Venezuelan Politics and Human Rights

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On the López Arrest, Violence and the Prospects for #LaSalida

David Smilde

Leopoldo Lopez was, of course, arrested yesterday after a dramatic appearance at a massive opposition protest. The optics of the entire event were incredible, leading to photographs destined to become iconic.

While the previous protests largely consisted of students, this one brought together a broader swath of the opposition base. The age group was broader and this looked more like the protests of 2002-04.

While the situation looked grim early—with the government calling a march that effectively blocked off all paths the opposition could take to get to the Ministry of Interior and Justice, and the police cordoning off the Plaza Brion saying there was no permit for a concentration—the entire event was peaceful.

Both sides deserve some applause for adult behavior. The government, apparently Maduro himself, eventually allowed the opposition to fill the plaza saying it was clear that the concentration was pacific. Given the government’s parallel march, López said it would just be a concentration in order to avoid violence. The government also allowed López to ascend the statue of Jose Martí, give a 6 minute speech and turn himself in, in peace. 

The arrest has generated a new round of protests in Caracas and has launched López into the spotlight as the new leader of the opposition.

I have previously said that this was an enormous miscalculation on the government’s part because it now gives the opposition a cause celebre, an iconic leader who could inspire a movement that could actually challenge the government, as did Nelson Mandela, Lech Walesa or even Hugo Chávez in the 1990s.

One colleague of mine, himself a former military man, agreed with my suggestion that violence in protests and arresting López are not in the rational interests of the government, but pointed out that with the number of military officers in high positions, normal standards of political rationality might not be the right yard stick. He suggested that the military men in the government are not politically sophisticated and tend to think in terms of force not reason. Assumptions of miscalculation should accompany assumptions of rational interests when analyzing the Maduro government.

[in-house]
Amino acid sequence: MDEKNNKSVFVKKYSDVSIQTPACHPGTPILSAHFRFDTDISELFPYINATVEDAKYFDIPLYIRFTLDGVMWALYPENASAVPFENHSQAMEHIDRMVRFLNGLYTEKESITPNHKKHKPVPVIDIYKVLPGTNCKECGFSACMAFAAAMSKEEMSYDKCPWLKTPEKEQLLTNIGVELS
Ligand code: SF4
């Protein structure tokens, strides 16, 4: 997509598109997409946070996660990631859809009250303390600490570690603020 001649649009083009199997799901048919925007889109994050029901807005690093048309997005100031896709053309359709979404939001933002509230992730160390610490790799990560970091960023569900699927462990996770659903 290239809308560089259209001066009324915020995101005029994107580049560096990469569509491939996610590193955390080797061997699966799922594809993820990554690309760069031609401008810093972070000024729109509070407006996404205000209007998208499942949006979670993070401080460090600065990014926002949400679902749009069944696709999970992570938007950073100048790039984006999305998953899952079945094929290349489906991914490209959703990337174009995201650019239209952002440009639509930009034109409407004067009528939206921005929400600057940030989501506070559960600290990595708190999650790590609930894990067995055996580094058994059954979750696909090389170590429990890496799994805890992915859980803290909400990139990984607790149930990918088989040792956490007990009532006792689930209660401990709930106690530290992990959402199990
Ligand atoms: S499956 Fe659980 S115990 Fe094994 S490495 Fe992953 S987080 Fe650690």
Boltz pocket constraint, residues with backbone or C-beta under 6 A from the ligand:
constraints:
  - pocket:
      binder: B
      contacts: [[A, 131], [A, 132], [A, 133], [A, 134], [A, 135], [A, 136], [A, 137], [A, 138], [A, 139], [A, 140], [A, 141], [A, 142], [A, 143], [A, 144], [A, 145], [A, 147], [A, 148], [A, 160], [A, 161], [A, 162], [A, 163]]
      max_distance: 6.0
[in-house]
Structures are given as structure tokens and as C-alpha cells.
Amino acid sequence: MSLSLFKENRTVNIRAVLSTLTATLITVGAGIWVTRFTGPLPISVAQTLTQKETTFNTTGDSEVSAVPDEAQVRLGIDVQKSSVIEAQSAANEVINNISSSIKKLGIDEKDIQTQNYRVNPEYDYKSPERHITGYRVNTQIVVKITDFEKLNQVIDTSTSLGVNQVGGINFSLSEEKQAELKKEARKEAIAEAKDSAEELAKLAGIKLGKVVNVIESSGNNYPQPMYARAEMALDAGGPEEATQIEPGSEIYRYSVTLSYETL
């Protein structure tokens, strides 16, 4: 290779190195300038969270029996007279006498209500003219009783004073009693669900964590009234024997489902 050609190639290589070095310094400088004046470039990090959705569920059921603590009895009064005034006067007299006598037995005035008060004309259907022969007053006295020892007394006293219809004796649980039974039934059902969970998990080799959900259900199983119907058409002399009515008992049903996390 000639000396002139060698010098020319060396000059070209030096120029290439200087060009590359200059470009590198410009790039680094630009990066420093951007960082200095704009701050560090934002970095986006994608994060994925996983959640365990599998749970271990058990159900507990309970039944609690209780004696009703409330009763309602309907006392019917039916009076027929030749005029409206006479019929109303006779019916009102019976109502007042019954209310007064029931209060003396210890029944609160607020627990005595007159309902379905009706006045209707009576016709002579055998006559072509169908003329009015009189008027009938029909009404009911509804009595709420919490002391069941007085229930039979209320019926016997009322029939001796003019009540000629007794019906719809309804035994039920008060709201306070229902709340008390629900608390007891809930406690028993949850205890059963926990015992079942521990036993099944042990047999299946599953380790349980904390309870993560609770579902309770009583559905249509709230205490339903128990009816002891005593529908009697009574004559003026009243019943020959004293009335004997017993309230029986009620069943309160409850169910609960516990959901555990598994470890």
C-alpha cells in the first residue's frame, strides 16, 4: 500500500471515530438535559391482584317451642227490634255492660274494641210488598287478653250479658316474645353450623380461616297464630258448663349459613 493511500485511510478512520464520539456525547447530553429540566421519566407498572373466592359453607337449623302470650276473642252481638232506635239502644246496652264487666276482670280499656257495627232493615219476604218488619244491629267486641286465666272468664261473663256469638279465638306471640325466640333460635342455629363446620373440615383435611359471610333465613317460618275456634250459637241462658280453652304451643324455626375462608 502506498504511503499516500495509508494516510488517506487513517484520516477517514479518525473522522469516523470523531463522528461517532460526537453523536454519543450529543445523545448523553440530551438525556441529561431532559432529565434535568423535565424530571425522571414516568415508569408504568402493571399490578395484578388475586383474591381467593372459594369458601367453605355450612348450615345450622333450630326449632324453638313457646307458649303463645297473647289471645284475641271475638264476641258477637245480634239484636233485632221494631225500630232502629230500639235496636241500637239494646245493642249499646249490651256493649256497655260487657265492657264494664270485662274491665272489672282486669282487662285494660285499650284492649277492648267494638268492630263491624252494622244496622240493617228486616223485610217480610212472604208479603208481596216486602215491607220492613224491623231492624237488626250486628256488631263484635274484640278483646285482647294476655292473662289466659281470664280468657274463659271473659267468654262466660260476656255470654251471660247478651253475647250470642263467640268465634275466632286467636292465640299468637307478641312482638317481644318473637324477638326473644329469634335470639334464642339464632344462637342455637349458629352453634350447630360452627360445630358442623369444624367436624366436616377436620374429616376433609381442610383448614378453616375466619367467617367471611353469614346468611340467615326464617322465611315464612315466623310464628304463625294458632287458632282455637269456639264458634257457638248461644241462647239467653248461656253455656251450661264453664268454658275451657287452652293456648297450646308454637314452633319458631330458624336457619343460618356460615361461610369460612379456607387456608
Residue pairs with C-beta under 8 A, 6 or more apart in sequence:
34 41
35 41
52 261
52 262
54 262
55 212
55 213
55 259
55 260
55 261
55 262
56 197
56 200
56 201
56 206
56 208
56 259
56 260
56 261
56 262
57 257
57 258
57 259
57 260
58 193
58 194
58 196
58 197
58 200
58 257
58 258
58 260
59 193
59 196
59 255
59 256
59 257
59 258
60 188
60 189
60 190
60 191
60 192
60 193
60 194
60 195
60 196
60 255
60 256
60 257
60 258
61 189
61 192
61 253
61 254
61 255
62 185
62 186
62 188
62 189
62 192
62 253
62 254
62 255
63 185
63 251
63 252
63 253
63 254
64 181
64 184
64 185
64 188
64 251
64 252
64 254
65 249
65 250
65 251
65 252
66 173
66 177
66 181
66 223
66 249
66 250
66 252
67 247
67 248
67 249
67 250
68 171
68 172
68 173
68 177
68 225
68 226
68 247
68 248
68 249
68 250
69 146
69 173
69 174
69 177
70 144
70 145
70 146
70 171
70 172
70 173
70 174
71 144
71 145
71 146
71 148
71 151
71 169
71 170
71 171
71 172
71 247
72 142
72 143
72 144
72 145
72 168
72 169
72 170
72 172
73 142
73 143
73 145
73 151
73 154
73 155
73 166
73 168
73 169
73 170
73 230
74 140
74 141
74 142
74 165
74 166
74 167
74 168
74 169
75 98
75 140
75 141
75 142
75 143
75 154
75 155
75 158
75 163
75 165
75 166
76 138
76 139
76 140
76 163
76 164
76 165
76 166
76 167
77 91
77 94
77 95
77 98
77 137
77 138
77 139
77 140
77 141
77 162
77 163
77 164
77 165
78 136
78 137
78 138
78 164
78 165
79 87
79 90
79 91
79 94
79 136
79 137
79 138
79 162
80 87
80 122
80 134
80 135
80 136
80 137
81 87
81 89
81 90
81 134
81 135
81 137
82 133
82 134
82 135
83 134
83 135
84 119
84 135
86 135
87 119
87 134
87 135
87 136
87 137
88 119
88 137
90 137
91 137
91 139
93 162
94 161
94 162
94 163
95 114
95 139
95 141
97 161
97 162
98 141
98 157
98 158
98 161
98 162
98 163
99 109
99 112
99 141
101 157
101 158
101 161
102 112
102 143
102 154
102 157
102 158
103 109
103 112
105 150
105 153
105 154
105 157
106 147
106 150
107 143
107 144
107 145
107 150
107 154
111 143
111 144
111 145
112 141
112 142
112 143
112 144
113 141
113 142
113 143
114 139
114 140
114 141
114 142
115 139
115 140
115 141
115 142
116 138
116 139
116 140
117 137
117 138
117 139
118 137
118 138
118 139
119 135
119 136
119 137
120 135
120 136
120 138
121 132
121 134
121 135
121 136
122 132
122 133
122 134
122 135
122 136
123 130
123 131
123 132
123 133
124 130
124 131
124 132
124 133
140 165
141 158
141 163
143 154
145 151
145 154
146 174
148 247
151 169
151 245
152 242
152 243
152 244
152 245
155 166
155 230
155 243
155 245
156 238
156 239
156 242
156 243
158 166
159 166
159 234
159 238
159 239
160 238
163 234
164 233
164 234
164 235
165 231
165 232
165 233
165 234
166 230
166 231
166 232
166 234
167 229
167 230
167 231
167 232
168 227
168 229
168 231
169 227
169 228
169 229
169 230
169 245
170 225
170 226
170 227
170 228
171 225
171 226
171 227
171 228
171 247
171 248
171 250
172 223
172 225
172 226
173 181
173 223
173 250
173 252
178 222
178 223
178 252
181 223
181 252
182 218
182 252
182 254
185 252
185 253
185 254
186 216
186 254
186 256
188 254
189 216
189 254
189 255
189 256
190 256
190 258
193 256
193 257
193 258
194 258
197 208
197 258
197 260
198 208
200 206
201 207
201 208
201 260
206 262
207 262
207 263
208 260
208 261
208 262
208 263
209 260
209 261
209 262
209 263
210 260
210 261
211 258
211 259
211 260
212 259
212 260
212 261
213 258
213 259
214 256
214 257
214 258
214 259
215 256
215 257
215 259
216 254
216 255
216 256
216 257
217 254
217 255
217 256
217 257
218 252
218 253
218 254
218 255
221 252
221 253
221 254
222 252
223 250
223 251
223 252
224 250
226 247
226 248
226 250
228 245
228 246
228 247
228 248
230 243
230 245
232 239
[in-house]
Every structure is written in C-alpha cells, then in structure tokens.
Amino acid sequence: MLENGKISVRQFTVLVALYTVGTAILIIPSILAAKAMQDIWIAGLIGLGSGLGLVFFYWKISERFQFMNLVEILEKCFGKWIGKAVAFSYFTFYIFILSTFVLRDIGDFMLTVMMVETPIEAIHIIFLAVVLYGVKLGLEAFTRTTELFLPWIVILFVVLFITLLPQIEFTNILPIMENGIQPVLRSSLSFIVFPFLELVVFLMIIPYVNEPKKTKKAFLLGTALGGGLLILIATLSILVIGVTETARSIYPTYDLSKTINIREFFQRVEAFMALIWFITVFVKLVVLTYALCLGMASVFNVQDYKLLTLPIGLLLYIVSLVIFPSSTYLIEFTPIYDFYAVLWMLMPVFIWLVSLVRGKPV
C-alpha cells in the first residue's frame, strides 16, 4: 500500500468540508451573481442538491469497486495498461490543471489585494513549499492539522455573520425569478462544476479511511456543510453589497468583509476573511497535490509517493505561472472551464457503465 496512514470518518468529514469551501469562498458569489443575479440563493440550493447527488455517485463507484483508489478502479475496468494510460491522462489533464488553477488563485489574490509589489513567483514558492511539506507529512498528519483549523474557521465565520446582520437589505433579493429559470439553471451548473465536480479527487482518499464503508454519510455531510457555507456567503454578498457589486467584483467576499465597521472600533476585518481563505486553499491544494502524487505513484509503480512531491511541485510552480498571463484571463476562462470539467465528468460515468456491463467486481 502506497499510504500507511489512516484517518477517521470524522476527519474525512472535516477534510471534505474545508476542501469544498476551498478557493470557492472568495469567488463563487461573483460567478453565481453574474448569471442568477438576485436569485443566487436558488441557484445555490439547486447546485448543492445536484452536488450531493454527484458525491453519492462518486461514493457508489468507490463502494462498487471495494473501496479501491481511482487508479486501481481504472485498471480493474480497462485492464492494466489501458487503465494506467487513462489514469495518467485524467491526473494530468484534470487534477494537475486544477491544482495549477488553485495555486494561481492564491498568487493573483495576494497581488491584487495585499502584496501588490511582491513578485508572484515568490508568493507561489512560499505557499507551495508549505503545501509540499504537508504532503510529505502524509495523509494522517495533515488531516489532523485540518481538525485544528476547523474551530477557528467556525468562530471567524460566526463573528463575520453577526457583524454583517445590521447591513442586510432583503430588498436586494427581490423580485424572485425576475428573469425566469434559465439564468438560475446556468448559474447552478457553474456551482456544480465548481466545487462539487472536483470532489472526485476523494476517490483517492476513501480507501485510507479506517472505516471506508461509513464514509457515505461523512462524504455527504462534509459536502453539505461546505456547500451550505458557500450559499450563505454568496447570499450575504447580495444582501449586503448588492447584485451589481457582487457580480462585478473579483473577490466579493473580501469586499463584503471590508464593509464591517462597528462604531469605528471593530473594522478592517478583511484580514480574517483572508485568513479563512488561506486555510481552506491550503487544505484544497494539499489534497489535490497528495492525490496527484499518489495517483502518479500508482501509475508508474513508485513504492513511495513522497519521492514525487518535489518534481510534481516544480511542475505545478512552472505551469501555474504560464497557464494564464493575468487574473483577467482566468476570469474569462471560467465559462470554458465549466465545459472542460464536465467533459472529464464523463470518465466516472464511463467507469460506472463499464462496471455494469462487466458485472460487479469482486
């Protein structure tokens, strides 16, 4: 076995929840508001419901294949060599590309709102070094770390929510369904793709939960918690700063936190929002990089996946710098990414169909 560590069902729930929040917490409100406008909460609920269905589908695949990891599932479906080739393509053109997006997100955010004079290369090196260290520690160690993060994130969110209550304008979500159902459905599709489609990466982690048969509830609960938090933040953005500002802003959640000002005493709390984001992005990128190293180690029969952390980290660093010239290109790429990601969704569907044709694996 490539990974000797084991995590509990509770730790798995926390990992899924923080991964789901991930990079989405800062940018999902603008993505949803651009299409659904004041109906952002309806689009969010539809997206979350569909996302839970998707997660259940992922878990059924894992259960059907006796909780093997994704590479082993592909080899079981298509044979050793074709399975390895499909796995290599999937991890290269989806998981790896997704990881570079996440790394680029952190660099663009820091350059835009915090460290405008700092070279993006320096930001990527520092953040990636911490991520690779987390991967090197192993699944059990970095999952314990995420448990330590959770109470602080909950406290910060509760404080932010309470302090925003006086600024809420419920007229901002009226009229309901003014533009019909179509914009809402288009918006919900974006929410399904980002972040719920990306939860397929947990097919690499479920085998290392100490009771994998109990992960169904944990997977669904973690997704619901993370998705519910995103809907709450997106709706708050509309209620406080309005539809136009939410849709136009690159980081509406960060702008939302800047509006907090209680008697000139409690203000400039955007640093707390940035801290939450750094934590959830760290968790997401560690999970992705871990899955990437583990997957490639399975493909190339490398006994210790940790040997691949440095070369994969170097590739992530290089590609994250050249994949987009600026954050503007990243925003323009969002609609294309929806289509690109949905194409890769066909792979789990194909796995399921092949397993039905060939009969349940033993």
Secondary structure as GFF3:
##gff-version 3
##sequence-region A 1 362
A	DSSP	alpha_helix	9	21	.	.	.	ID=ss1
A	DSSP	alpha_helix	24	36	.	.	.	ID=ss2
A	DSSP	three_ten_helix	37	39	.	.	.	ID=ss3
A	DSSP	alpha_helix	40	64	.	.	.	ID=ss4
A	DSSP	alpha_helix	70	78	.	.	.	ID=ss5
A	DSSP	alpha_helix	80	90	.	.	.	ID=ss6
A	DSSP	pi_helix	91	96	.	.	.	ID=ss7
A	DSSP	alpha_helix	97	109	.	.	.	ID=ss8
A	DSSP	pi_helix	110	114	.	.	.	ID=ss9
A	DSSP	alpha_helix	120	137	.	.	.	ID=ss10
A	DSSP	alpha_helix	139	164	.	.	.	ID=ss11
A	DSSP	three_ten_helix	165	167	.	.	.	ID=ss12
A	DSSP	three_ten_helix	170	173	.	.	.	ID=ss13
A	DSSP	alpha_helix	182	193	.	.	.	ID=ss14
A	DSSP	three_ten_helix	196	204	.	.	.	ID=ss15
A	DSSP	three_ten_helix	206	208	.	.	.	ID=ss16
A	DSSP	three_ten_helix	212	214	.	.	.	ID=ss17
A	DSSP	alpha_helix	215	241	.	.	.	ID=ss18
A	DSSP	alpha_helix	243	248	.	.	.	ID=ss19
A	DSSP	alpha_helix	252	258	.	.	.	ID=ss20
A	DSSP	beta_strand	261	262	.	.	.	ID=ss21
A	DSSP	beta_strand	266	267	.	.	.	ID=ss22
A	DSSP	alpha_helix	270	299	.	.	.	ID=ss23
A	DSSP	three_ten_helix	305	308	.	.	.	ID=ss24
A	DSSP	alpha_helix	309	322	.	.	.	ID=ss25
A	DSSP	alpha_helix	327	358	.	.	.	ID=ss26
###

But other interlocutors suggested that the government is not miscalculating, since it likely sees value in having López at the head of the opposition. The Maduro government has trouble with day-to-day governance, but does much better in confrontation. Indeed one insider tells me that within the government there is a sense that the protests give them some breathing room vis-à-vis the much more difficult economic issues. He also suggests that US State Department statements were useful to the government as well.

Tuesday’s events, including the government’s willingness to allow López to make a speech before turning himself in, suggest the government does see the ascension of López as an opportunity.

Having gone to a couple of protests I can affirm that as currently formulated they have little possibility of extending beyond the educated middle classes. These are mainly student protests focusing on issues of liberty—most particularly in favor of the freedom of expression and against the criminalization of protest. In and of themselves they present little danger of becoming widespread and cross-class.

Furthermore, listening to López’s speeches (watch the speech in plaza here. Watch prerecorded video here), it is clear that this movement is energizing the opposition base in a way they haven’t been in 8 years. But there seems to be little effort to reach out to disgruntled Chavistas, or broaden the message towards issues of equality and poverty reduction that might mobilize a broader coalition.